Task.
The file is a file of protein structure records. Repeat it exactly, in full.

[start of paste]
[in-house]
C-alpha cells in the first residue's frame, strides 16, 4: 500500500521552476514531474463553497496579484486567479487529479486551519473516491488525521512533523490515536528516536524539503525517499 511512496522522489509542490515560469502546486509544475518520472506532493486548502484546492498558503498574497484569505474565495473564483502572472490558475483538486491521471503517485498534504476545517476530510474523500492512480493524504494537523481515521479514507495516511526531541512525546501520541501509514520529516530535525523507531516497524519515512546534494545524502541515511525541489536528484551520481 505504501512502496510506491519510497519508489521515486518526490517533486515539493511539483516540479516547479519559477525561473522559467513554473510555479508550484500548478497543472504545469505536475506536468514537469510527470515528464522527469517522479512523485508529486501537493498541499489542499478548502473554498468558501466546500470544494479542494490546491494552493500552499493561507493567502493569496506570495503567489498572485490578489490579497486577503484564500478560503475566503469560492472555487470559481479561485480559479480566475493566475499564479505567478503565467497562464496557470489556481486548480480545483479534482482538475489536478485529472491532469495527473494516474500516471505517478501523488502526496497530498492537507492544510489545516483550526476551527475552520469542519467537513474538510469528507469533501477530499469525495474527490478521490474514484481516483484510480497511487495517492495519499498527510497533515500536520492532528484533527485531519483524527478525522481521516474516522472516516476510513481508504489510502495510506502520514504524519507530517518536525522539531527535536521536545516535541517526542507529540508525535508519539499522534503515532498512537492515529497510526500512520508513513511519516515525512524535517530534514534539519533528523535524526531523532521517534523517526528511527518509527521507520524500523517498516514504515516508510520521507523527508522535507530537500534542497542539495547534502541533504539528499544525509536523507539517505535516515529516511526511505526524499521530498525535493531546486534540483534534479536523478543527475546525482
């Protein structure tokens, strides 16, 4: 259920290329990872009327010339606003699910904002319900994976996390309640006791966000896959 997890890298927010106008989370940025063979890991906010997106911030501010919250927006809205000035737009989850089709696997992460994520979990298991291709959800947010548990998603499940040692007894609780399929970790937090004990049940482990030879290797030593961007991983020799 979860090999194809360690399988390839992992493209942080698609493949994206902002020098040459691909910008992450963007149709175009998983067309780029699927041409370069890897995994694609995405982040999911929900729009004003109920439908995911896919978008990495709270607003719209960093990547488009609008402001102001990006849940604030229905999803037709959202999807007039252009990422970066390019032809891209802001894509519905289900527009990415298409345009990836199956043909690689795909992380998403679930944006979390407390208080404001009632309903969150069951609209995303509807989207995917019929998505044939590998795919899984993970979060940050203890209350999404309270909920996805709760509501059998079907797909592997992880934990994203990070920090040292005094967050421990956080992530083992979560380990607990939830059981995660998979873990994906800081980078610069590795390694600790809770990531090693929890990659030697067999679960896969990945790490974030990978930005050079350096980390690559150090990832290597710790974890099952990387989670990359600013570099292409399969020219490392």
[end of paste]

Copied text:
[in-house]
C-alpha cells in the first residue's frame, strides 16, 4: 500500500521552476514531474463553497496579484486567479487529479486551519473516491488525521512533523490515536528516536524539503525517499 511512496522522489509542490515560469502546486509544475518520472506532493486548502484546492498558503498574497484569505474565495473564483502572472490558475483538486491521471503517485498534504476545517476530510474523500492512480493524504494537523481515521479514507495516511526531541512525546501520541501509514520529516530535525523507531516497524519515512546534494545524502541515511525541489536528484551520481 505504501512502496510506491519510497519508489521515486518526490517533486515539493511539483516540479516547479519559477525561473522559467513554473510555479508550484500548478497543472504545469505536475506536468514537469510527470515528464522527469517522479512523485508529486501537493498541499489542499478548502473554498468558501466546500470544494479542494490546491494552493500552499493561507493567502493569496506570495503567489498572485490578489490579497486577503484564500478560503475566503469560492472555487470559481479561485480559479480566475493566475499564479505567478503565467497562464496557470489556481486548480480545483479534482482538475489536478485529472491532469495527473494516474500516471505517478501523488502526496497530498492537507492544510489545516483550526476551527475552520469542519467537513474538510469528507469533501477530499469525495474527490478521490474514484481516483484510480497511487495517492495519499498527510497533515500536520492532528484533527485531519483524527478525522481521516474516522472516516476510513481508504489510502495510506502520514504524519507530517518536525522539531527535536521536545516535541517526542507529540508525535508519539499522534503515532498512537492515529497510526500512520508513513511519516515525512524535517530534514534539519533528523535524526531523532521517534523517526528511527518509527521507520524500523517498516514504515516508510520521507523527508522535507530537500534542497542539495547534502541533504539528499544525509536523507539517505535516515529516511526511505526524499521530498525535493531546486534540483534534479536523478543527475546525482
């Protein structure tokens, strides 16, 4: 259920290329990872009327010339606003699910904002319900994976996390309640006791966000896959 997890890298927010106008989370940025063979890991906010997106911030501010919250927006809205000035737009989850089709696997992460994520979990298991291709959800947010548990998603499940040692007894609780399929970790937090004990049940482990030879290797030593961007991983020799 979860090999194809360690399988390839992992493209942080698609493949994206902002020098040459691909910008992450963007149709175009998983067309780029699927041409370069890897995994694609995405982040999911929900729009004003109920439908995911896919978008990495709270607003719209960093990547488009609008402001102001990006849940604030229905999803037709959202999807007039252009990422970066390019032809891209802001894509519905289900527009990415298409345009990836199956043909690689795909992380998403679930944006979390407390208080404001009632309903969150069951609209995303509807989207995917019929998505044939590998795919899984993970979060940050203890209350999404309270909920996805709760509501059998079907797909592997992880934990994203990070920090040292005094967050421990956080992530083992979560380990607990939830059981995660998979873990994906800081980078610069590795390694600790809770990531090693929890990659030697067999679960896969990945790490974030990978930005050079350096980390690559150090990832290597710790974890099952990387989670990359600013570099292409399969020219490392």